In celebration of the Paris Opéra Ballet’s premiere appearance in Chicago, the Harris Theater for Music & Dance hosts an opening night benefit gala featuring and honoring the world’s nonpareil Ballet company. The full 154-member company makes its first American performance in more than a decade, opening its 2012 Tour with the iconic Giselle, a cornerstone of the company’s repertoire since the work’s premiere in 1841, accompanied by the Grant Park Orchestra. Following the performance, guests will enjoy cocktails, an elegant three-course dinner catered by Blue Plate, and dancing in a magnificent tent located in Millennium Park’s Chase Promenade. Proceeds from this event benefit Harris Theater programs.

Caryn & King Harris, Harris Family Foundation and Alexandra & John Nichols are the Presenting Sponsors of the weeklong Paris Opéra Ballet engagement, and Co-Chairs for the Opening Night Benefit Gala, which is sponsored by GRAFF. Mayor Rahm Emanuel will serve as the Honorary Chair of the Gala evening; and Gala Vice Chairs include Francie Comer; Stephanie and John Harris; Mellody Hobson and George Lucas; Lindy and Michael Keiser; Anne and J. Christopher Reyes; Linda Johnson Rice; and Shirley and Patrick Ryan. The Harris also recognizes Paris Opéra Ballet Engagement Sponsors, the Chauncey and Marion D. McCormick Family Foundation and The Elizabeth Morse Charitable Trust; Mixed Repertoire Program Sponsor Northern Trust; United, Official & Exclusive Airline; and Hyatt Regency Chicago, Official Hotel Partner.

Program A: Giselle

  • Wednesday, June 27, 2012 at 7:30 p.m.
  • Thursday, June 28, 2012 at 7:30 p.m.

Giselle, the archetypal masterpiece of the ―ballet blanc,‖ was first performed on the stage of the Royal Academy of Music (the Paris Opéra’s original name) on June 28, 1841. The work marked the apogee of Romantic aesthetics which shook up the intellectual and artistic world from the beginning of the 19th century. The current production of Giselle was updated in 1991 by Patrice Bart and Eugene Polyakov, who adapted the original choreography of Jean Coralli, Jules Perrot and Marius Petipa to the Breton-inspired sets of Loic Le Groumellec. Their adaptation combines the English and Russian traditions of Giselle, thanks to Bart’s choreographic heritage acquired from Mary Skeaping and Eugene Polyakov’s experience as a former student of the Bolshoi. Since 1998, the production has been performed using the sets and costumes of Alexandre Benois – painter for the Ballets Russes – completed in 1924 for the revival of Giselle at the Paris Opéra.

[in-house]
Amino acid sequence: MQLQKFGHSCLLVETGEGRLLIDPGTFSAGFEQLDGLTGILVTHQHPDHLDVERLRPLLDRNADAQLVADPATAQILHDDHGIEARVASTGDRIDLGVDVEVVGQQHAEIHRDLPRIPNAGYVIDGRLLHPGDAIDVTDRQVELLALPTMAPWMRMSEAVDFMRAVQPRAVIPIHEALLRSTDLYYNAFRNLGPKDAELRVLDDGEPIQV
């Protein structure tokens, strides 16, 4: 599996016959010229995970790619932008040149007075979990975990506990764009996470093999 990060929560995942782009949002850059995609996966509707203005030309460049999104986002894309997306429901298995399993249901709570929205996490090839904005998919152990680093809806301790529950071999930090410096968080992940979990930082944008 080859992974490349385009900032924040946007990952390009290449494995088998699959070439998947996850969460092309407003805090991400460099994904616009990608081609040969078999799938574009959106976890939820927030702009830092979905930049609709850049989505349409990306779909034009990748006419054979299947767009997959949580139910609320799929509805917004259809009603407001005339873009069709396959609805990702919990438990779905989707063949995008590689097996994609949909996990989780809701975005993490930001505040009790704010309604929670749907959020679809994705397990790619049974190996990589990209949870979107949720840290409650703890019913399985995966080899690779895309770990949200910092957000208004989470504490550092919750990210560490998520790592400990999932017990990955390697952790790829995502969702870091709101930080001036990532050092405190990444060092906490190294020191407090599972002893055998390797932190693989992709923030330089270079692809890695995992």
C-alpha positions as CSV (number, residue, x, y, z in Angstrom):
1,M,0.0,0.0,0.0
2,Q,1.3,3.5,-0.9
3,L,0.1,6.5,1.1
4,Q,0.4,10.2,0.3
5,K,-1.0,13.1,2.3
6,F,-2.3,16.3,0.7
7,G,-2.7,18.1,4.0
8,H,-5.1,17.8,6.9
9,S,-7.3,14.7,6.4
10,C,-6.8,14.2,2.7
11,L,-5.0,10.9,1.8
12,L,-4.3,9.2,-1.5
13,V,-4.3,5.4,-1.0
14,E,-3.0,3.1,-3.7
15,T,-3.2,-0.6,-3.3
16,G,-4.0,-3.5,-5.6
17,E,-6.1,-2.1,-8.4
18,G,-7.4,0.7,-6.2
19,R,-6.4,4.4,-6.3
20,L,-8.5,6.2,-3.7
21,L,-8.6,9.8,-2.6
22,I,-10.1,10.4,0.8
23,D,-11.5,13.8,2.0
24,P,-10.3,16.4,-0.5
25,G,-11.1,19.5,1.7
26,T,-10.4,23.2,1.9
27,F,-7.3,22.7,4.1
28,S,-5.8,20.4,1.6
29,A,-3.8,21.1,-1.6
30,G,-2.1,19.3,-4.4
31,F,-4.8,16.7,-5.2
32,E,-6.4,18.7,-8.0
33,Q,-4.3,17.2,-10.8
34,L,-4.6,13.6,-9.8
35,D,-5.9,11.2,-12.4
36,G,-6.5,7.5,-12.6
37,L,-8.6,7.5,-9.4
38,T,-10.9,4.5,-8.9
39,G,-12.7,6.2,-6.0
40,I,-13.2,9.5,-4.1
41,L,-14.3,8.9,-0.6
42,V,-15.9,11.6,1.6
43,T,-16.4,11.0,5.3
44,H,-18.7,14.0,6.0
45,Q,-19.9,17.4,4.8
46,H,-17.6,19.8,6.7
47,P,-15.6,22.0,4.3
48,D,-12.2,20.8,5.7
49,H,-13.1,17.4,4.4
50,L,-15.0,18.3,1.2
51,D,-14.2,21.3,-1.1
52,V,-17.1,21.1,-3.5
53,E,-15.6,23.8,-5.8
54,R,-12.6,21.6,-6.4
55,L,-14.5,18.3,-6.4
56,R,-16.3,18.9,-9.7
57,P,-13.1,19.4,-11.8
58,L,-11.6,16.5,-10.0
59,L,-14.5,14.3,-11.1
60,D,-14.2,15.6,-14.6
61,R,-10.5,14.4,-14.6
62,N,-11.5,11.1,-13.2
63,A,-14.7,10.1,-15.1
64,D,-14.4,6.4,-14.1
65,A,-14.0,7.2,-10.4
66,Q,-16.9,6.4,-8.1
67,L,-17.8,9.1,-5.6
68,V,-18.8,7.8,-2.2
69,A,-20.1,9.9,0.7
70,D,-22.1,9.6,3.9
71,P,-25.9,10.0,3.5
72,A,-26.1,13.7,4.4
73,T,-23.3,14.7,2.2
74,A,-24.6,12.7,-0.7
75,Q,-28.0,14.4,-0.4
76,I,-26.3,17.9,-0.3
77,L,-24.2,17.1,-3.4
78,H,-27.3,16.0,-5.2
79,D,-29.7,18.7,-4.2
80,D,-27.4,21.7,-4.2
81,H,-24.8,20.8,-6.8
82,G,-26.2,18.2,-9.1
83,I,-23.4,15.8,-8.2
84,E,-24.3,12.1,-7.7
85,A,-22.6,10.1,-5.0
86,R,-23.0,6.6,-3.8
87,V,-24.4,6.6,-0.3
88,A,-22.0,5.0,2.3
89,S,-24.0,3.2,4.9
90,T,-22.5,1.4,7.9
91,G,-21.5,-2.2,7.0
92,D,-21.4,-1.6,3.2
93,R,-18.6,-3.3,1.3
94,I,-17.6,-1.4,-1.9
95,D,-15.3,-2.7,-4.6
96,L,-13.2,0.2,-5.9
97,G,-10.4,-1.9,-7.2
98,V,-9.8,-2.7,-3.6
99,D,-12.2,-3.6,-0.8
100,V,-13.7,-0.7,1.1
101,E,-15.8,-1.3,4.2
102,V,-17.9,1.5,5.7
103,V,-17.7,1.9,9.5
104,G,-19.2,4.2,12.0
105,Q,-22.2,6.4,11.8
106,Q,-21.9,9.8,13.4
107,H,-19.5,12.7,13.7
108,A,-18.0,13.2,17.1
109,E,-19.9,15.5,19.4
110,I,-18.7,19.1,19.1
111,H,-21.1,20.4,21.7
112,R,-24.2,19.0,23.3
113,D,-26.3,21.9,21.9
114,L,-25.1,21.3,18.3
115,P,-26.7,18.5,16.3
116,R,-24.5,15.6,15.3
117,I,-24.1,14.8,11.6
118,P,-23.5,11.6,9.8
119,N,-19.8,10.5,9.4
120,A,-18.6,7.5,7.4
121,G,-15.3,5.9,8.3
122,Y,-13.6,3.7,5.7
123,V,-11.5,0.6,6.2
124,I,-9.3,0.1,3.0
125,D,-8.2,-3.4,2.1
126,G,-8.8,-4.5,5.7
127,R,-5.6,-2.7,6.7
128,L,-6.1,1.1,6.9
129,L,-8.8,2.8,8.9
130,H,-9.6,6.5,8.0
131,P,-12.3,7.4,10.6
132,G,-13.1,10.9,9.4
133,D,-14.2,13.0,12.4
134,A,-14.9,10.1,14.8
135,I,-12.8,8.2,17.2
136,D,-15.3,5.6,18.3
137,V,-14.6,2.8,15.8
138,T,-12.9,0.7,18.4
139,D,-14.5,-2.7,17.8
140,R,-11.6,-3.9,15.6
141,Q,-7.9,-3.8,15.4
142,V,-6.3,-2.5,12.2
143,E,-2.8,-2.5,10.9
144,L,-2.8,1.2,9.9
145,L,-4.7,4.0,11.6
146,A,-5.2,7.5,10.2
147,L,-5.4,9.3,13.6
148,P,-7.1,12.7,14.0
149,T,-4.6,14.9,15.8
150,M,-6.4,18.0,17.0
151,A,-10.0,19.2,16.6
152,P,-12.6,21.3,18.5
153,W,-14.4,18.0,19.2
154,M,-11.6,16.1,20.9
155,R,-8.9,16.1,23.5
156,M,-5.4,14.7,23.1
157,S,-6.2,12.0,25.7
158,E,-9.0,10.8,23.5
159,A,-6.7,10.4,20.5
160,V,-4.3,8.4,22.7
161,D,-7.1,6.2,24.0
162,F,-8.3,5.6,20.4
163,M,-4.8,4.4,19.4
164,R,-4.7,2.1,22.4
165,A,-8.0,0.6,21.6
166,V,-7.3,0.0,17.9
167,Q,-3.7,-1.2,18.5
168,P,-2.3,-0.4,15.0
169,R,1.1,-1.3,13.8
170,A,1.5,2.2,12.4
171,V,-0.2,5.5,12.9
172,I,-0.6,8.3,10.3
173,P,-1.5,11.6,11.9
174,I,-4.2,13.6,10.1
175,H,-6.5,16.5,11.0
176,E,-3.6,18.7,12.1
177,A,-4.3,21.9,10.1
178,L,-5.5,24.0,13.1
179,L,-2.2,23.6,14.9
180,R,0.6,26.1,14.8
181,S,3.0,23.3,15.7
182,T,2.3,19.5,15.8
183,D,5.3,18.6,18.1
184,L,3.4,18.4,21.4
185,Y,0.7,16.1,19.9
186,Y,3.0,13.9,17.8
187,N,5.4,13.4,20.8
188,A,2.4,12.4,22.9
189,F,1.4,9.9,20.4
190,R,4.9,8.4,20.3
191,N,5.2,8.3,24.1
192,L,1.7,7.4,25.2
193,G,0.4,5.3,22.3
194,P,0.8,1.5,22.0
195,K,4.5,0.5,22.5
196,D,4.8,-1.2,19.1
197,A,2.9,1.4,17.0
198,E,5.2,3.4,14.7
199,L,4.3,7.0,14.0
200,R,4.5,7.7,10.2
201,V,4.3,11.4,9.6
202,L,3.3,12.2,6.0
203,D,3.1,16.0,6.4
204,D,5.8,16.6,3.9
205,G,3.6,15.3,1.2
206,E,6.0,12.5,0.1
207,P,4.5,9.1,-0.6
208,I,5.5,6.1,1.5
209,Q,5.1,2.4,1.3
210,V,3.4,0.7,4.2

Conceived in only two months, the ballet was the joint creation of numerous artists: Theophile Gautier, writer, art critic and chronicler of ballet; Jules-Henri Vernoy de Saint-Georges, the dramatist renowned for his vaudeville; Adolphe Adam, composer of ballet music and Opéra; choreographer Jean Coralli, assisted in the wings by Jules Perrot; set designer Pierre Ciceri, a specialist in fantasy forests; and costume designer Paul Lormier. Exceptional performers Carlotta Grisi and Lucien Petipa brought the production to life.

The ballet was a major success from its first performance, which in turn ensured its popularity beyond the Parisian stage. In 1842, it was staged in London by Jules Perrot and in St. Petersburg by Antoine Titus. In 1843, Antonio Cortesi staged it in Milan and the work even crossed the Atlantic. Giselle remained a staple at the Paris Opéra until 1868. After that, it would probably have fallen into oblivion had it not been revived and enriched by Marius Petipa in St. Petersburg during the 1880s. In 1910, a guest appearance by Serge Diaghilev’s Ballets Russes at the Palais Garnier brought the work back to the French stage. Since then, it has figured in the repertoire of the great international companies, offering possibilities for reinterpretation to the most contemporary of modern choreographers.

During the 18th century, ballet master Jean Georges Noverre’s dream of enabling ballet to recount a story through dance alone was finally realised in this work. It is perhaps because of this that the work has endured so long and retained its contemporary aura. Giselle undeniably helped to assert the artistic autonomy of the ―ballet blanc,‖ endowing it with its own imaginary world and choreographic identity.

Presenting Sponsors: Caryn & King Harris, Harris Family Foundation and Alexandra & John Nichols Engagement Sponsor: Chauncey and Marion D. McCormick Family Foundation Engagement Sponsor: The Elizabeth Morse Charitable Trust
Official & Exclusive Airline: United
Official Hotel Partner: Hyatt Regency Chicago

Program B: Mixed Repertoire Lifar’s Suite en blanc / Petit’s L’Arlésienne / Béjart’s Le Boléro
Sponsored by Northern Trust

  • Friday, June 29, 2012 at 7:30 p.m. Saturday, June 30, 2012 at 2:00 p.m.
  • Saturday, June 30, 2012 at 7:30 p.m.